At this point, scientists don't really know the fate of nanomedicines in the environment. "We have to be careful with nanomedicines, because there aren't many studies about their toxic effects," he says. His research group is looking at what happens when nanomedicines come into contact with plants, as they would if they were excreted or dumped into the sewer system, then went through a water treatment plant.

"Our studies show that if the nanomedicine comes into the vicinity of a plant, it can be absorbed, and go inside." If the plant taking up the nanomedicine were grass in a field for example, an herbivore might eat it, and potentially move up the food chain this way. Other scientists have found that metal nanoparticles, such as gold, can move from plants to caterpillars.

"It is important to realize that nanomedicines are relatively new, and the amount that is used is much, much smaller than traditional medicine," Akbulut says. Still, in the long run, if the use of these types of drugs becomes more widespread, nanomedicine pollution may become more of a problem. "It's just a matter of how many people are using and excreting them."

More Drugs to Come

Drug use is going to continue to climb, Wilson says. "We have an aging demographic, and we have an increased reliance, in North America and Europe in particular, with the treatment of health concerns with pharmaceuticals." This translates to more medicines making their way into the water system, and we need to determine how to deal with it, she says. "Long-term exposures [to pharmaceuticals] are quite a bit different than short term exposures, and we need to really start testing and figuring out if chronic exposures of low doses are relevant for the health of an individual or population of animals."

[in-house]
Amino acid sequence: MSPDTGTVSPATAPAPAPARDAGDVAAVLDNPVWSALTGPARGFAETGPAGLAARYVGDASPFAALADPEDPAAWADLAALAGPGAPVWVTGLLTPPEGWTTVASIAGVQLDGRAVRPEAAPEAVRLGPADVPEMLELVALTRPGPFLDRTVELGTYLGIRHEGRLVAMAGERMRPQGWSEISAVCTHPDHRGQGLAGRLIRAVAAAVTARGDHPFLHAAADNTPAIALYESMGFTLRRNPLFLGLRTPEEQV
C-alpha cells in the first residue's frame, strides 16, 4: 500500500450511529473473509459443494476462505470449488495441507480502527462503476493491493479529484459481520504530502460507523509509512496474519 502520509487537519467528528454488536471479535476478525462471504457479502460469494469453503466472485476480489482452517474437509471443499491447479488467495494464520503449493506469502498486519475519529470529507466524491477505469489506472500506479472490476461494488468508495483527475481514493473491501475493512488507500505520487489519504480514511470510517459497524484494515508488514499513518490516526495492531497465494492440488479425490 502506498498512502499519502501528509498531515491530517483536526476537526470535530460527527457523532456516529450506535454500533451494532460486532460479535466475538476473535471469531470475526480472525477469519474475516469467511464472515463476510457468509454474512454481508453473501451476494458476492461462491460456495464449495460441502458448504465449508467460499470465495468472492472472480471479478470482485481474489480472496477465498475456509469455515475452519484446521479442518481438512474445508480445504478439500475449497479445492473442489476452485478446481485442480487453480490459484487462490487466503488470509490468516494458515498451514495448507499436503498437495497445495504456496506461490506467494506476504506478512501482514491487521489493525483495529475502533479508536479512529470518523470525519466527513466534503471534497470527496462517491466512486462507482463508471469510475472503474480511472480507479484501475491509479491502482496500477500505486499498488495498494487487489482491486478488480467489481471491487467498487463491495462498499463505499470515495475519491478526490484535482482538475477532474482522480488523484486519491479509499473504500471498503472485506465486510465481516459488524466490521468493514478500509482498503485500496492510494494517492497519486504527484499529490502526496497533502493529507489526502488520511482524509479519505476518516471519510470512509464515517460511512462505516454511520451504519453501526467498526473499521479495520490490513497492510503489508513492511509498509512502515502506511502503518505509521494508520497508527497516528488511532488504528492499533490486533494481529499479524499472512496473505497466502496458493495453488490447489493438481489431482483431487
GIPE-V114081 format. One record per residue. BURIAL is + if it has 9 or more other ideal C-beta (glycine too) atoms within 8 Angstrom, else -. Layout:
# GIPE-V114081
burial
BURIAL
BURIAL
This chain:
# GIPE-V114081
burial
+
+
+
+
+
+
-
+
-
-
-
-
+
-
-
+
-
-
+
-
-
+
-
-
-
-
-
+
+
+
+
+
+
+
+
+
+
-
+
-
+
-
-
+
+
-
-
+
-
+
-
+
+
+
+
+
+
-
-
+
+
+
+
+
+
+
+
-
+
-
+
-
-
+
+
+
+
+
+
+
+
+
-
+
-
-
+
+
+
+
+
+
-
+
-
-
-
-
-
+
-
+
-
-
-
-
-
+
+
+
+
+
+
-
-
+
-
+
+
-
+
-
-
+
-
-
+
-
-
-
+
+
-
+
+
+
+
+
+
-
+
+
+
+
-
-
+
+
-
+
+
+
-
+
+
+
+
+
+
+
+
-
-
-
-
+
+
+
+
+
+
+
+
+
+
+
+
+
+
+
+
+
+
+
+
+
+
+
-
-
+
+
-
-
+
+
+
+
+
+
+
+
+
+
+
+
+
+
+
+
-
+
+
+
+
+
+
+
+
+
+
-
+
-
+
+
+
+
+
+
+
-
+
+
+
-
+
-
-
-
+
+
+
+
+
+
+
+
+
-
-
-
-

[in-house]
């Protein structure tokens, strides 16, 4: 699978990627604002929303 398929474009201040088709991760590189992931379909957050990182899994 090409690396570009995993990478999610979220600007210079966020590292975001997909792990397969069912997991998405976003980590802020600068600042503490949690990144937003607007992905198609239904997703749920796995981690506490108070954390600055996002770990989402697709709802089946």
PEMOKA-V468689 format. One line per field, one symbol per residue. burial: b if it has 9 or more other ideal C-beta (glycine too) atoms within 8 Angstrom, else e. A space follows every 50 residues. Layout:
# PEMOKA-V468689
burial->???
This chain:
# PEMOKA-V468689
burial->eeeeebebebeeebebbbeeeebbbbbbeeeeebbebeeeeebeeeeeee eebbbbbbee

But as for now, there are no easy answers to stemming the flow of pharmaceuticals into our water system, or even if it will pose health problems for humans. "I think right now there are more questions than we necessarily have answers for," Wilson says.

The hope is that research will eventually allow us to develop environmental limits, or there will be sufficient data to upgrade wastewater treatment plants so they can filter out more of the pharmaceuticals. "We need good strategies for how to treat the water better," she says.